We thus must subtract TS from the total energy of the situation. The entropy depends only on the number of atoms N and the number of vacancies n so we can write it S(N, n).
The third term with the entropy S(N, n) is the decisive term. Boltzmann's famous formula for the entropy, S = k · lnP, applies. We have
S(N, n)   =   k · ln {P(N, n)}
P(N, n) is the number of possibilities to arrange n vacancies in a crystal consisting of N atoms; k = Boltzmann's constant. And of course, you know what "ln", the symbol for a natural logarithm means
How large is P(N, n)? You might also ask: In how many ways can I distribute 7 socks in my bedroom, assuming I have 42 places (in the actual sock drawer, in any of the 11 other drawers, under the bed, on the bed, ....).
Question like that are answered by combinatorics, a much-hated branch of stochastic math. Another combinatorial question (but not mathematically equivalent) could be "How many different car license plates can you make by using a combination of two letters and three numbers" or "How many ways to dress differently with two pairs of pants, three shirts, five pairs of socks", or "how many different hands are there at poker", or... You get the idea.
The answer to our question is so elementary (and simple) that the combinatoric folks came up with a special mathematical symbol, the binomial coefficient, to abbreviate equation writing. We have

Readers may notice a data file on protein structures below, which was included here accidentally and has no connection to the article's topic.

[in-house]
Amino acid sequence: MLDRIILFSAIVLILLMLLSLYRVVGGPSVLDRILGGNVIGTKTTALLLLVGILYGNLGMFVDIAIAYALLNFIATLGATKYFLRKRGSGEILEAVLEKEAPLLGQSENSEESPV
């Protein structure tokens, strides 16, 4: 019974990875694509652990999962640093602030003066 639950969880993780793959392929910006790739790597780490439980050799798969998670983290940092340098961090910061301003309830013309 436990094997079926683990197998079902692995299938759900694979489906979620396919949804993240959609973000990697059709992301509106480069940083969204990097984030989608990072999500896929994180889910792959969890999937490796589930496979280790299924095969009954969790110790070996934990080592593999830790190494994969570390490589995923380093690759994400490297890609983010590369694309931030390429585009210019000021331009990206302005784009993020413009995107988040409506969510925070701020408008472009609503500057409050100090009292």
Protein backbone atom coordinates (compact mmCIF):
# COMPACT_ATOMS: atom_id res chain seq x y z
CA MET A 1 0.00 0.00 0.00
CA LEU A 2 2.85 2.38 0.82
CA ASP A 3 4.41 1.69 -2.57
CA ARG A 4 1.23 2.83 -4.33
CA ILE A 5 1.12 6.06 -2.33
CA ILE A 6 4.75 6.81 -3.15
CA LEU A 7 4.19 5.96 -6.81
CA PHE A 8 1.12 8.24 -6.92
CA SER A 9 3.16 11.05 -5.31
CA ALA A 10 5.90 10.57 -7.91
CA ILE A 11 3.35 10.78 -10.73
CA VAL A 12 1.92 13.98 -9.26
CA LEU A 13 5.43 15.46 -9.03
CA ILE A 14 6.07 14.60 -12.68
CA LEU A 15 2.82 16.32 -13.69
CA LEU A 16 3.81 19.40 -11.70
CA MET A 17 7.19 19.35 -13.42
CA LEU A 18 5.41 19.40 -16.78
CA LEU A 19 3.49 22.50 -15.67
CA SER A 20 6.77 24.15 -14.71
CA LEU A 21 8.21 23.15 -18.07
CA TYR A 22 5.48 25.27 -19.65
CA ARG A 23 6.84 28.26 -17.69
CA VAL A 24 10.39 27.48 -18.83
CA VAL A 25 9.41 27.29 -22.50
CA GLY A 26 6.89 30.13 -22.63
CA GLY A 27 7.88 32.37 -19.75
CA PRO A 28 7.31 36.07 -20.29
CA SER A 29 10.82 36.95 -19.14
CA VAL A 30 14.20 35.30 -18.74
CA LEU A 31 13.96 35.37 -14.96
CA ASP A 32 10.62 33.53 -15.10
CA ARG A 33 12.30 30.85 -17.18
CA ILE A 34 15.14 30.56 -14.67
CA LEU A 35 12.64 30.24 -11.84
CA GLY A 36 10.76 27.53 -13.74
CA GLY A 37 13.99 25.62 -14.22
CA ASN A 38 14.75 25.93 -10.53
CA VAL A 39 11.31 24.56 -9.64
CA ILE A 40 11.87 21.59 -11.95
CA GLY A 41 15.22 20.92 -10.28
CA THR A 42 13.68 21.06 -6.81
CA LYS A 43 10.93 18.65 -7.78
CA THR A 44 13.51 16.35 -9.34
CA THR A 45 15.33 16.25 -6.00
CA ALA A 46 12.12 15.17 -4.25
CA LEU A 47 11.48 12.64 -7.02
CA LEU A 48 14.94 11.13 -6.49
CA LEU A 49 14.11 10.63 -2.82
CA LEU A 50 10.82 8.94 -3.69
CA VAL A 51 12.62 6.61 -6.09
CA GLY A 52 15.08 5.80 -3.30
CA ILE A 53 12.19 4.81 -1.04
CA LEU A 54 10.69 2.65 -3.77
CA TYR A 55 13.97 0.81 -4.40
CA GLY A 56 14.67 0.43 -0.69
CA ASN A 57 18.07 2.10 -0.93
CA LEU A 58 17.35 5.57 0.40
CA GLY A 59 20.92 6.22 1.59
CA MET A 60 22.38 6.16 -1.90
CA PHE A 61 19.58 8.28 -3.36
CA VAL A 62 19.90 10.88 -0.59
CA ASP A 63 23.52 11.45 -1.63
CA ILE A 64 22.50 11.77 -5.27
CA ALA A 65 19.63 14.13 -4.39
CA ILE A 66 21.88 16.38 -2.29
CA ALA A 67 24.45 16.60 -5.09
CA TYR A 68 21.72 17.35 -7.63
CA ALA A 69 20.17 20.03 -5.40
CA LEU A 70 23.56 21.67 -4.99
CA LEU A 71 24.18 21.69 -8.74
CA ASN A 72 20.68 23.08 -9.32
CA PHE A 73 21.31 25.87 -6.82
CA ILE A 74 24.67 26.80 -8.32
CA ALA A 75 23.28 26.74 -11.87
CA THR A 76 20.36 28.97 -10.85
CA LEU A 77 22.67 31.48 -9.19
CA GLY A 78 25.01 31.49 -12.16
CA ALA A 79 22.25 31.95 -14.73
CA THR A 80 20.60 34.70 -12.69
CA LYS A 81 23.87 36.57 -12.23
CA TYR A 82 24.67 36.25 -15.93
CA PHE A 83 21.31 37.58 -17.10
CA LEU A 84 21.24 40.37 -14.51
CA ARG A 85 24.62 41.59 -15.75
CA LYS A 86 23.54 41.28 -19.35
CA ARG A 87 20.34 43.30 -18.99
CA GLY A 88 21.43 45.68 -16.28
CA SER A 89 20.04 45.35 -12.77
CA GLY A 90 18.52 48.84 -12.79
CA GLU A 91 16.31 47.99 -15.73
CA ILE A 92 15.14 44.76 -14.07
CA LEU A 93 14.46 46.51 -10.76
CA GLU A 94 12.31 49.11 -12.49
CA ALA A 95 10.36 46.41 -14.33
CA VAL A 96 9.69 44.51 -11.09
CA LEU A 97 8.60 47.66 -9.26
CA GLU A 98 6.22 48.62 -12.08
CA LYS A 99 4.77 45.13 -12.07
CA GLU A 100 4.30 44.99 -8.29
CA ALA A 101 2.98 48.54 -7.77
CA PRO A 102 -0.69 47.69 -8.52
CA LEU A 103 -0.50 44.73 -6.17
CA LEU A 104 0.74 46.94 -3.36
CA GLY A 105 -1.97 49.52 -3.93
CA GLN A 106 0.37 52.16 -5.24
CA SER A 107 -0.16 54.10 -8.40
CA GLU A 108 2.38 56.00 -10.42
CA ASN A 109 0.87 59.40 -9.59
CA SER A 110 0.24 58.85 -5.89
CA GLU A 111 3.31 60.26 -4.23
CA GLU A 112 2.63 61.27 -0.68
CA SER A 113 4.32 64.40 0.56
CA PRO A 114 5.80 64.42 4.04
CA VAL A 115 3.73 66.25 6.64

P(N, n)  =   æ
 =   N!
n! · (Nn)!

 =  Binomial coefficient of N over n
In case you forgot: An exclamation mark behind a mathematical symbol or number means the factorial of that number.
A factorial is an extremely simple thing: n! = 1 · 2 · 3 · 4 · 5 · ..... · n. Take 5! as example. We have 5! = 1 · 2 · 3 · 4 · 5 = 96. Nothing to it? Just wait.
Now we are done. The full expression for the free enthalpy G(N, n, T) of a crystal consisting of N atoms that contains n vacancies at the temperature T is
G(N, n, T)   =  Ecryst(N) – TSvib(N)  +   n · EF   –    kT · ln N!
n! · (Nn)!
We are seeking nirvana for a crystal of given size (i.e. given and constant N) at some given and constant temperature T and that means we are seeking the minimum value of that function.
The only variable left is n, the number of vacancies. We now need to determine the minimum of the function G(N, n, T) with respect to the number of vacancies n.